The organ trio has always been part of the diversity of jazz, although perhaps not as frequently heard as the piano trio.
That's a view that James Carter politely disagrees with, saying the organ trio's appeal will always depend on who is playing.
"The organ is just one unit of the soul of jazz, and it's one of the most heart-grabbing," says Carter, a Detroit-born saxophonist who now lives in New York. "It flourished in the 50s and 60s because of its roots in gospel and soul but it's never really gone out of style."
Carter, a musician whose jazz styles cross the boundaries from soul to blues, gypsy jazz to funk, will make his first visit to Perth next week with organist Gerard Gibbs and drummer Leonard King.
As an organ trio, the three artists have been together for 12 years, recently recording their first album of organ-based jazz, At the Crossroads.
Like most professional jazz musicians, the trio work together frequently yet pursue their sense of adventure and creativity in other jazz ensembles at various times.
For Carter, exploring the sheer diversity of jazz counts among the great joys of being a professional musician. Being part of an organ trio is just part of that diversity and creativity.
"Jazz music is cross-pollinated by all kinds of influences," he says. "Who knows what possibilities will emerge when musicians come together and bring their own backgrounds and experience."
He cites the influences of Billie Holiday, Billy Eckstine, Sidney Bechet and Oscar Pettiford on the trio's organ repertoire, with the addition of some self-penned compositions.
"It's always "loosey goosey" in style, even if we keep it within the envelope of the organ, but we guarantee a heartfelt experience," says Carter.
The 43-year-old saxophonist, who plays tenor, alto, baritone and soprano, grew up in Detroit, the city famous for its Motown soul and rock sounds. By the time the young Carter was creating his own music, however, the soul scene had migrated west to California, yet still left a healthy jazz-soul scene.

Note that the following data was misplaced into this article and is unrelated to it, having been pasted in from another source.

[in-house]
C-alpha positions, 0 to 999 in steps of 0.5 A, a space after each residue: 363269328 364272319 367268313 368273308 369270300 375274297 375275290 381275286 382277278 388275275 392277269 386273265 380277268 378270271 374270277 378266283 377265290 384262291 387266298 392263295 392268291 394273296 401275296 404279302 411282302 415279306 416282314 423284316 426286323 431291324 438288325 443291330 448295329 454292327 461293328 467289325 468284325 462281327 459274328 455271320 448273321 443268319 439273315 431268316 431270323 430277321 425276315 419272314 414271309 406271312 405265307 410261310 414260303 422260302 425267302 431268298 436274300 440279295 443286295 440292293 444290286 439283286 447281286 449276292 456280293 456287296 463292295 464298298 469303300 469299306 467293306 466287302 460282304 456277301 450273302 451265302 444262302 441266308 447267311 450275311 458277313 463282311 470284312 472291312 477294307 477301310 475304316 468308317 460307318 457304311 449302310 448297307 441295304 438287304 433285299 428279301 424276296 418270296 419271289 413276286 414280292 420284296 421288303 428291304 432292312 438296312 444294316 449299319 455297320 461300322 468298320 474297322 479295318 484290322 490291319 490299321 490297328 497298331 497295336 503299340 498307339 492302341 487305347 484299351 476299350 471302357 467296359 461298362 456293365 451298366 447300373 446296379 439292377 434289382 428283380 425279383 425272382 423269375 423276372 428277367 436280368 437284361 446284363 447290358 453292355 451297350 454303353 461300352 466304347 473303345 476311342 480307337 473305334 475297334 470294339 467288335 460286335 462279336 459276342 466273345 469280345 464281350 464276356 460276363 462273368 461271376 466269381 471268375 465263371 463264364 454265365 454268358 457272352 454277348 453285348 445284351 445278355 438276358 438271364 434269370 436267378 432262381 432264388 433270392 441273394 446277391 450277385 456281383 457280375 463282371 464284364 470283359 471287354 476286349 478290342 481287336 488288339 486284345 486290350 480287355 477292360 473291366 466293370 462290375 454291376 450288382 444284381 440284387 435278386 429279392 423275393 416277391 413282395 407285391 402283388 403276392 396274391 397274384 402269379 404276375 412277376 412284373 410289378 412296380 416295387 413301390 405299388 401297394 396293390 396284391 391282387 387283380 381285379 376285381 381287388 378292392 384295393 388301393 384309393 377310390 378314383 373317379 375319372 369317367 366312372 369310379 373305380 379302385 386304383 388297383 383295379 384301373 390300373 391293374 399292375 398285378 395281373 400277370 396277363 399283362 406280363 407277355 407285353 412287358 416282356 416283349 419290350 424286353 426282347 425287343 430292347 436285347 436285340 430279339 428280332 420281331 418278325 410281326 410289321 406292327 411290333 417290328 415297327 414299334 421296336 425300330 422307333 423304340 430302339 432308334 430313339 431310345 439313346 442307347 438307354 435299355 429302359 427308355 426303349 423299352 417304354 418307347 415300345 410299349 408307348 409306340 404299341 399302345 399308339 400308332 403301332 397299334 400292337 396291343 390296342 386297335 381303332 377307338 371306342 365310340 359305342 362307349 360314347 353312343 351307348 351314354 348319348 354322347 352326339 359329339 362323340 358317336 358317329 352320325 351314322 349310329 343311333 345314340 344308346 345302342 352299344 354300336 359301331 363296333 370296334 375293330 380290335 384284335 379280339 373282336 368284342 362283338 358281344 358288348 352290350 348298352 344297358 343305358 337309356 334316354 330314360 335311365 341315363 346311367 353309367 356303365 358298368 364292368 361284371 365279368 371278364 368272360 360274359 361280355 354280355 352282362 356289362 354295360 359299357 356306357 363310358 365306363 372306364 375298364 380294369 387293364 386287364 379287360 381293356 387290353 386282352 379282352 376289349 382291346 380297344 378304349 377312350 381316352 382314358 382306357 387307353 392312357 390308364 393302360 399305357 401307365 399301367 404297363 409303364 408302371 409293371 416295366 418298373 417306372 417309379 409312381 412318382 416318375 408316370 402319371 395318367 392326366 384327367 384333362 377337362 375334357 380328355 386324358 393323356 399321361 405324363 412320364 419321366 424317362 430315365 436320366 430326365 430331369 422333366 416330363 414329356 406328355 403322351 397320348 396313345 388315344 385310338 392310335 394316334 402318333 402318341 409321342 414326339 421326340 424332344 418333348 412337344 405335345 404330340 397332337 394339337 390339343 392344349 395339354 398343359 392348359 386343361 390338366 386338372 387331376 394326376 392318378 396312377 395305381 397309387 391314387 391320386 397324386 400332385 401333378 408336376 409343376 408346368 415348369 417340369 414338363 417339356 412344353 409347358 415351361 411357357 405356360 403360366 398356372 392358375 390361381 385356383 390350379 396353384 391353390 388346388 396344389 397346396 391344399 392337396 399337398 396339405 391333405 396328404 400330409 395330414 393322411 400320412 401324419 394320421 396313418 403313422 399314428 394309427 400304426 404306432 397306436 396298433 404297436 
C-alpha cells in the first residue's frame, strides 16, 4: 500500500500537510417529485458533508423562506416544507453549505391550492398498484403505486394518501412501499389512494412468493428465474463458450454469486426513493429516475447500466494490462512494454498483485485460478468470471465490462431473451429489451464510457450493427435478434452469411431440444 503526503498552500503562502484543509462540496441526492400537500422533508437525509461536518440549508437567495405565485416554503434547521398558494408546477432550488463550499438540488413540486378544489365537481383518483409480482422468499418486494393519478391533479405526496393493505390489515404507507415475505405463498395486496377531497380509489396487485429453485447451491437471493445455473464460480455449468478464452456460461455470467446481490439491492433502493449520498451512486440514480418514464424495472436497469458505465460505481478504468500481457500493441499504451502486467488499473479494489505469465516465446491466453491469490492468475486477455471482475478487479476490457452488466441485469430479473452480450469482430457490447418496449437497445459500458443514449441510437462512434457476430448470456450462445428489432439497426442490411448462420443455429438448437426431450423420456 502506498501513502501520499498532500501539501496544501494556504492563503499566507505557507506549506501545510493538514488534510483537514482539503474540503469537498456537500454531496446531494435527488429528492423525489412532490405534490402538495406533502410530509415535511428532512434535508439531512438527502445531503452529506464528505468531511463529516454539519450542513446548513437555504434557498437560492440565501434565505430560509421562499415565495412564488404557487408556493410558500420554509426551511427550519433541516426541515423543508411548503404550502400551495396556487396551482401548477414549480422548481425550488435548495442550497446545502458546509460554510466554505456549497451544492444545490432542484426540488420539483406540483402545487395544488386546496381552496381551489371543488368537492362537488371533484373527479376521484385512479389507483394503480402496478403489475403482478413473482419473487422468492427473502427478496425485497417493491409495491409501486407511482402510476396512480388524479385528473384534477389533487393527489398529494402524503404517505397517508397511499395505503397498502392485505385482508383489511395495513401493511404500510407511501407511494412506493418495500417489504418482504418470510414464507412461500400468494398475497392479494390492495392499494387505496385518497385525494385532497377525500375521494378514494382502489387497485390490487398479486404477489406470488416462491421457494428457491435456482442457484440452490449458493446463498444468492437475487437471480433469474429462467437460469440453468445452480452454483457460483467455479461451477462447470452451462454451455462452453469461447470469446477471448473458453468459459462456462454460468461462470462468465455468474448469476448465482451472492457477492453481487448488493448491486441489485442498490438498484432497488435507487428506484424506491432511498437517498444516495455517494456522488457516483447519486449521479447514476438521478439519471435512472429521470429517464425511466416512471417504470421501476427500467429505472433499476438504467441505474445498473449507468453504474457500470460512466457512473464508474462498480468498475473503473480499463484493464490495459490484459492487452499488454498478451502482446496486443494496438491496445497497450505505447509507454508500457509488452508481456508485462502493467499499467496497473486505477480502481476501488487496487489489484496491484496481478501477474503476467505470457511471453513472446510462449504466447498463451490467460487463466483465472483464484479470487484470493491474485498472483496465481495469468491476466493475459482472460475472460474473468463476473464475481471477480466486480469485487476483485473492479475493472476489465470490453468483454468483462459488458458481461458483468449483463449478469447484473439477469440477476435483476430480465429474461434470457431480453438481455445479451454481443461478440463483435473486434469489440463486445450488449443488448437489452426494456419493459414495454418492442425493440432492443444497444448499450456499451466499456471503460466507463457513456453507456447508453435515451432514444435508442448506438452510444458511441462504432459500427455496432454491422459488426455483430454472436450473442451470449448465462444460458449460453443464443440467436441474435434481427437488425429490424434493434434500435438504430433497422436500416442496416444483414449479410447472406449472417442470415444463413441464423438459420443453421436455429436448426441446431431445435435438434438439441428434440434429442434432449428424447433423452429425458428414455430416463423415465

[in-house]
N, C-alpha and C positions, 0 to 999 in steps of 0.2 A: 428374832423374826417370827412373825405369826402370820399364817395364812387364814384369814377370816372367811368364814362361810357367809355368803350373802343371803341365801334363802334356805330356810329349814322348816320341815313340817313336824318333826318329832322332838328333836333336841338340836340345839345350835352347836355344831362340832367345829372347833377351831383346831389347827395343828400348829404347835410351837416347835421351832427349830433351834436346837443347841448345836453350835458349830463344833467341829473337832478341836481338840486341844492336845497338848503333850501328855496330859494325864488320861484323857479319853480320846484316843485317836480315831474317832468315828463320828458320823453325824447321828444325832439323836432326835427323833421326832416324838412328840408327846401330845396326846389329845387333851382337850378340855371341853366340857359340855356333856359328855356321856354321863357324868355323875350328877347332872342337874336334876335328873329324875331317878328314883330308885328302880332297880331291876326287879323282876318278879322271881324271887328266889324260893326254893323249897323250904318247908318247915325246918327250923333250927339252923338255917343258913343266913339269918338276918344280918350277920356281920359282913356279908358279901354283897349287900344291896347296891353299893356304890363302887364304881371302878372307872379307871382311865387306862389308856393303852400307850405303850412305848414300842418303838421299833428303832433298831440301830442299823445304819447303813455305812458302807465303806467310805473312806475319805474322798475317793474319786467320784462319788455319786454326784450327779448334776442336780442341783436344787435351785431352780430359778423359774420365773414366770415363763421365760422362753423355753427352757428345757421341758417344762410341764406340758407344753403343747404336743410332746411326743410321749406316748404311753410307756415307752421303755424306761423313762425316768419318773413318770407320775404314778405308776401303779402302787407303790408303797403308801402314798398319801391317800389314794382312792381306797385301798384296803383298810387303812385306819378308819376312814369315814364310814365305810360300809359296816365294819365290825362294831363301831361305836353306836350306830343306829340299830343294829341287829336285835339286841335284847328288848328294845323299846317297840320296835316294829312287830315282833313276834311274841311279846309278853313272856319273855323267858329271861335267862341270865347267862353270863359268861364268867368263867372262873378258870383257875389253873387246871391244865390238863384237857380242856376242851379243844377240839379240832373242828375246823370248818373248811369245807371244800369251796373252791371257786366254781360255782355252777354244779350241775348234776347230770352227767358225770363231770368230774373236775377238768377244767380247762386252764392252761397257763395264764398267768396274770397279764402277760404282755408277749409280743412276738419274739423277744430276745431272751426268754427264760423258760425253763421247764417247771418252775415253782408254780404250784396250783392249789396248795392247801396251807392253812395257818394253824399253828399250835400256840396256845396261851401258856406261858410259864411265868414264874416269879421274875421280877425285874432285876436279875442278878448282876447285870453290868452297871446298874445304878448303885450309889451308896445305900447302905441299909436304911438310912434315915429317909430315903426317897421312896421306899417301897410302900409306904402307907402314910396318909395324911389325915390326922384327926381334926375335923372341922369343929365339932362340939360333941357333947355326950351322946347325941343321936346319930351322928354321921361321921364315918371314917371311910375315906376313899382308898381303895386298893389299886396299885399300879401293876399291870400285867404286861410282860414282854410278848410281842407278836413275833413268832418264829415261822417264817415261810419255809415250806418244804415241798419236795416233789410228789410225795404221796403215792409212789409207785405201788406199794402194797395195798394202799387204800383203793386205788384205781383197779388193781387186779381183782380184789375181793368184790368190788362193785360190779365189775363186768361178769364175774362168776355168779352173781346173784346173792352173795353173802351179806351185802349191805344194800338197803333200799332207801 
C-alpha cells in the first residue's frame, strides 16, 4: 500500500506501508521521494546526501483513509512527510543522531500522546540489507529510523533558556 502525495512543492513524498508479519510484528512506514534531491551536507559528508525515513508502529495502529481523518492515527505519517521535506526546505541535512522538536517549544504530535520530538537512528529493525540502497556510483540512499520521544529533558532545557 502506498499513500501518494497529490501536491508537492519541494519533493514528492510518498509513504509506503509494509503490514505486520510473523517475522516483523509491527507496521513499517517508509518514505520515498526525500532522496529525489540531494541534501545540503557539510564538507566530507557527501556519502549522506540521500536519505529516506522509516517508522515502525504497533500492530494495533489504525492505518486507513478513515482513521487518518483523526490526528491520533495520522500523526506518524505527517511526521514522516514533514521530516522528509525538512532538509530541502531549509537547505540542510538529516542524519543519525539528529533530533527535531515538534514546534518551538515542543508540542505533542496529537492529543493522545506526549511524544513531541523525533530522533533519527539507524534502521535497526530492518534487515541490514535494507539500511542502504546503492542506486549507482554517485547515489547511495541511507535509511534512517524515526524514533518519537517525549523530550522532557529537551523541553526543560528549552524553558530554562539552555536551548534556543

"I was the youngest of five brothers and sisters, and my brothers played in bands, so I was always around them as the pest wanting to help do things."
At age 11 he began learning the saxophone from respected Detroit jazz teacher Donald Washington, his first major influence and mentor.
"I called him Pops because he was like my musical father and he was the one who told me I had to get out of Detroit and see the world," says Carter.
Another big influence was trumpeter Lester Bowie, who invited Carter to join his organ combo in New York, the city he has called home since the age of 19. Carter's first album, JC On the Set, recorded in 1993, was a quartet setting that announced his arrival as a major innovator in jazz.
Since playing with Bowie's organ combo, Carter has made serious inroads into the idea of cross-pollination.
Apart from exploring his black heritage through soul and blues, Carter has also delved into the world of gypsy jazz made famous by Belgian guitarist Django Reinhardt and French violinist Stephane Grappelli. His 2000 album, Chasin' the Gypsy, paid homage to the work of these two celebrated European musicians.
A more recent project involved the music of fellow saxophonist Don Byas, who played with the Count Basie Orchestra after the departure of Lester Young.
Carter says he is never short of ideas or influences in creating his own sound on stage.
In what might be called his musical manifesto, he has stated: "You have to be totally comfortable wherever. I feel that music equals life, that's the way my teachers always taught me. You can't just go through life and experience it fully with a set of blinkers on. I think there's tremendous beauty in cross-pollinations of music and influences."
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